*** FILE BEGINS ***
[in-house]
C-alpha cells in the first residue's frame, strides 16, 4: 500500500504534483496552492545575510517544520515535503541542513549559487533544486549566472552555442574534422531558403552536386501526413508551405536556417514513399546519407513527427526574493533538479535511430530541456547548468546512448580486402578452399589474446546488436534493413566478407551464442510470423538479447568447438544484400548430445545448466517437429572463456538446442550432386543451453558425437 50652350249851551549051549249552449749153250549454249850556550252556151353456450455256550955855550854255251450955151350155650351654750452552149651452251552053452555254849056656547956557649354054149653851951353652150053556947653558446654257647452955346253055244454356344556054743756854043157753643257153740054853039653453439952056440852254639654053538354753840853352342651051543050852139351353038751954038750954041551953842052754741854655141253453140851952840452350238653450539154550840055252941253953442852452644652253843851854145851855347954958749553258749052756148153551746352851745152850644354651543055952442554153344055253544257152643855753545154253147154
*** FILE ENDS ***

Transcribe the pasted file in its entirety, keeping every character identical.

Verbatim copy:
[in-house]
C-alpha cells in the first residue's frame, strides 16, 4: 500500500504534483496552492545575510517544520515535503541542513549559487533544486549566472552555442574534422531558403552536386501526413508551405536556417514513399546519407513527427526574493533538479535511430530541456547548468546512448580486402578452399589474446546488436534493413566478407551464442510470423538479447568447438544484400548430445545448466517437429572463456538446442550432386543451453558425437 50652350249851551549051549249552449749153250549454249850556550252556151353456450455256550955855550854255251450955151350155650351654750452552149651452251552053452555254849056656547956557649354054149653851951353652150053556947653558446654257647452955346253055244454356344556054743756854043157753643257153740054853039653453439952056440852254639654053538354753840853352342651051543050852139351353038751954038750954041551953842052754741854655141253453140851952840452350238653450539154550840055252941253953442852452644652253843851854145851855347954958749553258749052756148153551746352851745152850644354651543055952442554153344055253544257152643855753545154253147154